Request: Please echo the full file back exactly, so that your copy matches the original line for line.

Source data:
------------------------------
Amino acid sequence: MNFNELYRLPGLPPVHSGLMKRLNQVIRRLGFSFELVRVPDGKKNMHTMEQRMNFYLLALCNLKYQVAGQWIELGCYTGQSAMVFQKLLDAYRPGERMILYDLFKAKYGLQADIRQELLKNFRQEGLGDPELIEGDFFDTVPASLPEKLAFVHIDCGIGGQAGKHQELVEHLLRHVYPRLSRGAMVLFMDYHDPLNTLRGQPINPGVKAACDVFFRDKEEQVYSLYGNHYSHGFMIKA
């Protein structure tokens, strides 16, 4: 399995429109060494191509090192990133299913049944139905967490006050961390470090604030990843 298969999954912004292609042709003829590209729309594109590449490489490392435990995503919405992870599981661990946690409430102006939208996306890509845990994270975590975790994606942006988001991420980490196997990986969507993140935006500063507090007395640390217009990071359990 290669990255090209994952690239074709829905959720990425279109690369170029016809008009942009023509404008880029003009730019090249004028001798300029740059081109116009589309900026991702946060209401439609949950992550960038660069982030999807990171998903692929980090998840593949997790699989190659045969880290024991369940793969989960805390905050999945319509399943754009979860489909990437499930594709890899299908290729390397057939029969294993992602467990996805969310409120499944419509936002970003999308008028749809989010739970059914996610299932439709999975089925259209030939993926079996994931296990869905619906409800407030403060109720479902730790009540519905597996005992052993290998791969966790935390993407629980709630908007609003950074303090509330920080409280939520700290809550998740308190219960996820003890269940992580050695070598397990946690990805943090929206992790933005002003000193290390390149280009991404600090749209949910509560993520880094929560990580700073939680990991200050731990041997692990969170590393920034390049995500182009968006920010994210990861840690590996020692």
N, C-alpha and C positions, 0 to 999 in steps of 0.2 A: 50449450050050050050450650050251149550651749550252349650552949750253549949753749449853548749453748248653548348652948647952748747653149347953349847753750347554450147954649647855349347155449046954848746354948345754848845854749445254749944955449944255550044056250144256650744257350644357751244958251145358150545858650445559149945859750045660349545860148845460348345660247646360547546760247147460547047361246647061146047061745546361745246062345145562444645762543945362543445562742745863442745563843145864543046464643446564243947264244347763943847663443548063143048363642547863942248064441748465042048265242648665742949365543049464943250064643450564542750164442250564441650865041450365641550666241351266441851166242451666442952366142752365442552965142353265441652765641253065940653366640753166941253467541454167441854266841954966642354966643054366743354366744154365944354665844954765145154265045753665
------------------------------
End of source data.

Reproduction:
Amino acid sequence: MNFNELYRLPGLPPVHSGLMKRLNQVIRRLGFSFELVRVPDGKKNMHTMEQRMNFYLLALCNLKYQVAGQWIELGCYTGQSAMVFQKLLDAYRPGERMILYDLFKAKYGLQADIRQELLKNFRQEGLGDPELIEGDFFDTVPASLPEKLAFVHIDCGIGGQAGKHQELVEHLLRHVYPRLSRGAMVLFMDYHDPLNTLRGQPINPGVKAACDVFFRDKEEQVYSLYGNHYSHGFMIKA
């Protein structure tokens, strides 16, 4: 399995429109060494191509090192990133299913049944139905967490006050961390470090604030990843 298969999954912004292609042709003829590209729309594109590449490489490392435990995503919405992870599981661990946690409430102006939208996306890509845990994270975590975790994606942006988001991420980490196997990986969507993140935006500063507090007395640390217009990071359990 290669990255090209994952690239074709829905959720990425279109690369170029016809008009942009023509404008880029003009730019090249004028001798300029740059081109116009589309900026991702946060209401439609949950992550960038660069982030999807990171998903692929980090998840593949997790699989190659045969880290024991369940793969989960805390905050999945319509399943754009979860489909990437499930594709890899299908290729390397057939029969294993992602467990996805969310409120499944419509936002970003999308008028749809989010739970059914996610299932439709999975089925259209030939993926079996994931296990869905619906409800407030403060109720479902730790009540519905597996005992052993290998791969966790935390993407629980709630908007609003950074303090509330920080409280939520700290809550998740308190219960996820003890269940992580050695070598397990946690990805943090929206992790933005002003000193290390390149280009991404600090749209949910509560993520880094929560990580700073939680990991200050731990041997692990969170590393920034390049995500182009968006920010994210990861840690590996020692």
N, C-alpha and C positions, 0 to 999 in steps of 0.2 A: 50449450050050050050450650050251149550651749550252349650552949750253549949753749449853548749453748248653548348652948647952748747653149347953349847753750347554450147954649647855349347155449046954848746354948345754848845854749445254749944955449944255550044056250144256650744257350644357751244958251145358150545858650445559149945859750045660349545860148845460348345660247646360547546760247147460547047361246647061146047061745546361745246062345145562444645762543945362543445562742745863442745563843145864543046464643446564243947264244347763943847663443548063143048363642547863942248064441748465042048265242648665742949365543049464943250064643450564542750164442250564441650865041450365641550666241351266441851166242451666442952366142752365442552965142353265441652765641253065940653366640753166941253467541454167441854266841954966642354966643054366743354366744154365944354665844954765145154265045753665